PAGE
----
Read more about when, why and how to use deck screws when building or repairing an outdoor deck Click Here!
Definition of a Deck Screw
Deck screws are specialized fasteners designed to resist corrosion in adverse outdoor environmental conditions. The deck screw should drive easily into the deck boards, and - once set - the head should lay smoothly against the deck surface.
Designed for easy and quick installation and outdoor use, deck screws are typically self-drilling, self-countersinking and either plated or coated in order to resist corrosion.
Deck screws are manufactured in a variety of lengths and widths as well as drive systems (Phillips and square drive being the most common). Phillips drive screws are easier to load onto the drive bit, but the phillips drive bit has a tendancy to cam out of the recess in the head of the screw. The square drive on the other hand may be slightly more difficult to load onto the drive bit, it will stay on better and not cam out as easily. For additional information about the square drive recess including dimensions and technical specifications, click here.
One of the most important features of deck screws is its point, designed to facilitiate easy installation. This sharp, narrow point permits fastening without pre-drilling a pilot hole (self tapping) which is ideal for soft deck wood like cedar. Some deck Screws also offer speciaized points to improve penetration of the fastener. For example the type 17 point offers a sharper point and a slot cut out of the point (shank slotted) that improves drilling and displaces the wood chips when being drilled into wood.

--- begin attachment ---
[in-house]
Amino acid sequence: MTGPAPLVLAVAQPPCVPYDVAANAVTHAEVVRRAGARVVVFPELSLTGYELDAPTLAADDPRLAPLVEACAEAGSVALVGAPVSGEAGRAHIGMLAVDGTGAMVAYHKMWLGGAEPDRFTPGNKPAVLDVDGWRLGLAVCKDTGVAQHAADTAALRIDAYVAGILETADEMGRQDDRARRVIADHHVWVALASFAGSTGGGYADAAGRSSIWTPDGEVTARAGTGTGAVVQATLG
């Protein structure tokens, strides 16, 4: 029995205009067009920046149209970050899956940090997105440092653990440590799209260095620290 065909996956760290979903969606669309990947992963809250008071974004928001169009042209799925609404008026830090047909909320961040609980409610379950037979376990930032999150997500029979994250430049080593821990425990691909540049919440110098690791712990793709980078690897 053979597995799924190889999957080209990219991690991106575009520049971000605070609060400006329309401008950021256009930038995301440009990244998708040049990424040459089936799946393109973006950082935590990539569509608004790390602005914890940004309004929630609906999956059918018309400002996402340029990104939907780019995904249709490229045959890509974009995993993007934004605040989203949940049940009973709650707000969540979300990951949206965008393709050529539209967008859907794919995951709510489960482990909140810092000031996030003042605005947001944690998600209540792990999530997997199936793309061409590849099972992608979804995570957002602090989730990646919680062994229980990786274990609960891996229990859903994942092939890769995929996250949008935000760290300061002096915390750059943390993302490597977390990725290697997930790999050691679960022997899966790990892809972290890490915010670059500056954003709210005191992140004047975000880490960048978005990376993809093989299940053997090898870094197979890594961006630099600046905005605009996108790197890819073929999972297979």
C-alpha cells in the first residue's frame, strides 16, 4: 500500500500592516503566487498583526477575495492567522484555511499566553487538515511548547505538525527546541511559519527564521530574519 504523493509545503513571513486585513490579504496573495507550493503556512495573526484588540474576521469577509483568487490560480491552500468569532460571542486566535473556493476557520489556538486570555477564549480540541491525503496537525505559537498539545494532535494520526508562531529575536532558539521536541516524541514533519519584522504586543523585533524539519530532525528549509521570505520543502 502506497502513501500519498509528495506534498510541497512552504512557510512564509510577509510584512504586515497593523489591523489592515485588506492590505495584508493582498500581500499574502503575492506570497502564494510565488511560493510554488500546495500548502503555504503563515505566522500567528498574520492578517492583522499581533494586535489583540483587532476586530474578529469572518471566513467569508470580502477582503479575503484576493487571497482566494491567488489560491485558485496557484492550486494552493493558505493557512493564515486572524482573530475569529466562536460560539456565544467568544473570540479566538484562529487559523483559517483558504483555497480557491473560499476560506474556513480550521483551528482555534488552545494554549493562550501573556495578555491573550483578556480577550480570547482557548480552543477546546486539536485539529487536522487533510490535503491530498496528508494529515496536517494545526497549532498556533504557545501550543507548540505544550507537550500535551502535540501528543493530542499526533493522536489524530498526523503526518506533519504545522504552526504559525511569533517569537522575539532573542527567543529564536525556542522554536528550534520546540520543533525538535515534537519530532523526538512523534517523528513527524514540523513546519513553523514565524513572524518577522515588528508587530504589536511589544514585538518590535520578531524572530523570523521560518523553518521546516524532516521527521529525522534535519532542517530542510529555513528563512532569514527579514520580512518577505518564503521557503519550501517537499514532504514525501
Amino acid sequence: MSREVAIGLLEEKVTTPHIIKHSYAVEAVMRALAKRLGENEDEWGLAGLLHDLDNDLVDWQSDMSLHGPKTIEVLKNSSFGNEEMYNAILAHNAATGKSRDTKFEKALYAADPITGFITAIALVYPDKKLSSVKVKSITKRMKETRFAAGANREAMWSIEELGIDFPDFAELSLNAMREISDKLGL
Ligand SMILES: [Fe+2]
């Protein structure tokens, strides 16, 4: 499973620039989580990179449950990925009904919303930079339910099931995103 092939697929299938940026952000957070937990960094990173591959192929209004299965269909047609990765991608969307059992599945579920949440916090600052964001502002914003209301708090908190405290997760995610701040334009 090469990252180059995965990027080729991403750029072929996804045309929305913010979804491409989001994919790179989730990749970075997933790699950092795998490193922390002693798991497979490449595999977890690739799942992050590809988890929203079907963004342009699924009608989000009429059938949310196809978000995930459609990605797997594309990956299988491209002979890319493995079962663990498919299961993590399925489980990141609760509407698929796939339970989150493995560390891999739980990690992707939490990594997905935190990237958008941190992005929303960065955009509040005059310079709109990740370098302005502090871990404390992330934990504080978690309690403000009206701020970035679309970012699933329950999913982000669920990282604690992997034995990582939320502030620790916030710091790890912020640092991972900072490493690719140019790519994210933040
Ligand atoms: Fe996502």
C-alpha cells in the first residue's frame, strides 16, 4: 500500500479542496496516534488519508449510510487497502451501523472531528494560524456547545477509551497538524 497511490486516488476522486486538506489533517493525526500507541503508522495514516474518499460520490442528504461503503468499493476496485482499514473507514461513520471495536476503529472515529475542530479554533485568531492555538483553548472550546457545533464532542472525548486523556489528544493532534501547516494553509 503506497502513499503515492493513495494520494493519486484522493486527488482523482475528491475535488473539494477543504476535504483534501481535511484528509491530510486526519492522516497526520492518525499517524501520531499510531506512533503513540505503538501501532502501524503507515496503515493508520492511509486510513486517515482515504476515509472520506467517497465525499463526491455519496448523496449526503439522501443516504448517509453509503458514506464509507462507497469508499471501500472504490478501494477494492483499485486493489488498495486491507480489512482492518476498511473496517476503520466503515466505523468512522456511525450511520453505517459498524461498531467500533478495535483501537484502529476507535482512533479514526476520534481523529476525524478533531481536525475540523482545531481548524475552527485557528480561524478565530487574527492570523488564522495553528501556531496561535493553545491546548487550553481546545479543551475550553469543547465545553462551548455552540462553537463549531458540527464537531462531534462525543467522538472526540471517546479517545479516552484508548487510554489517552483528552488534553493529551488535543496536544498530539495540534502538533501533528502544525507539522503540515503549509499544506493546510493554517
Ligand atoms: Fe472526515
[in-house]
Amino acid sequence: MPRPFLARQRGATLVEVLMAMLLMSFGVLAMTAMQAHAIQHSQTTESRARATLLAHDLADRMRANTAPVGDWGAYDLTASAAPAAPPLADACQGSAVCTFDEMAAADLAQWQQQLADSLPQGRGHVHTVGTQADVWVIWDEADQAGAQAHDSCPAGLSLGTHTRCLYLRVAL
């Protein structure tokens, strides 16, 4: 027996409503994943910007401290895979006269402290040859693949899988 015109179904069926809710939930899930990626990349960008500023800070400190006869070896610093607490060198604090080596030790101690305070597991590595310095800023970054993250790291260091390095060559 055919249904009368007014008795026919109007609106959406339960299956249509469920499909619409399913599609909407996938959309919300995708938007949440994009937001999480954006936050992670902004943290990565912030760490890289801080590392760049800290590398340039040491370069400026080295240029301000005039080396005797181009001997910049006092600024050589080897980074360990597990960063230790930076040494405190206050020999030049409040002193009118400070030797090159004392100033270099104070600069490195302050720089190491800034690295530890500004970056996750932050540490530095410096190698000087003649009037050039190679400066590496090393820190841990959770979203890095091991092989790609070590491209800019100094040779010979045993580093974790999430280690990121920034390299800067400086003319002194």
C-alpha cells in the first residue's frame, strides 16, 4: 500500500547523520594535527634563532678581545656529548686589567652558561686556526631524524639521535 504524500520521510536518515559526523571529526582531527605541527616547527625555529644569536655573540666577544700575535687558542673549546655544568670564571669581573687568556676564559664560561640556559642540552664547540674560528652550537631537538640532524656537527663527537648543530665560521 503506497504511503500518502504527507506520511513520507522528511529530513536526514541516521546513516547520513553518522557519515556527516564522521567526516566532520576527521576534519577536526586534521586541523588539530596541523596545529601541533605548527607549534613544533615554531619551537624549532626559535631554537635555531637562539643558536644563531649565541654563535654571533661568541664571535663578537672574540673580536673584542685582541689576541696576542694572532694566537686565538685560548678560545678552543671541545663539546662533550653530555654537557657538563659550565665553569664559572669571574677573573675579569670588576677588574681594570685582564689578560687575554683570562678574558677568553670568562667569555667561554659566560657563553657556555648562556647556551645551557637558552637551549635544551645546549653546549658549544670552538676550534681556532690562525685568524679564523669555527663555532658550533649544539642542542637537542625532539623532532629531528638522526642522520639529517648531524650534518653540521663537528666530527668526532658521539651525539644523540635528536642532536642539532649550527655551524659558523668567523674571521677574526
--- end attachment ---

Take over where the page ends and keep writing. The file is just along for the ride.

Deck screws fasten themselves into place because of their unique shank and thread design that offers an increased number of threads along the length of the screw. Consequently less effort is required to insert the screw eventhough it remains tightly in place and difficult to pull out.
For technical specifications of deck screw head and recess dimensions click here.
Material and Coating Properties - Corrosion Resistance
A vital deck screw characteristic is its resistance to corrosion. This is determined by the type of metal or coating used. For example, stainless steel and dacrotized screws are appropriate for exterior use on decks or fences because they resist corrosion exceptionally well and won't stain the lumber. A very clear and concise review on dacrotized screws can be found on Fastener Experts. Galvanized screws are also commonly available and offer corrosion resistance, but may cause staining with certain types of cedar. Unfortunately the new preservatives used in pressure treated lumber, primarily ACQ (Alkaline Copper Quaternary) and CBA (Copper Boron Azole) have been shown to accelerate the corrosion of the galvanized coating. For this reason stainless steel screws or dacrotized screws might be a safer choice.
Considerations for Use
There are a number of good reasons for choosing deck screws over nails. Deck screws typically offer more holding power than nails, can pull a bowed plank down flat better than nails, and elliminate damage that hammering often produces in the wood. They can also be removed much easier than nails and without damaging the wood if and when a deck board needs to be removed.
Whatever fastener you decide to use, a good rule of thumb for determining the proper length of fastener to use is: the fastener's penetration into the underlying material should be equal to or greater than twice the thickness of the actual deck board. So, for example, when installing 1-1/2" boards, you should use 3" to 3-1/2" fasteners.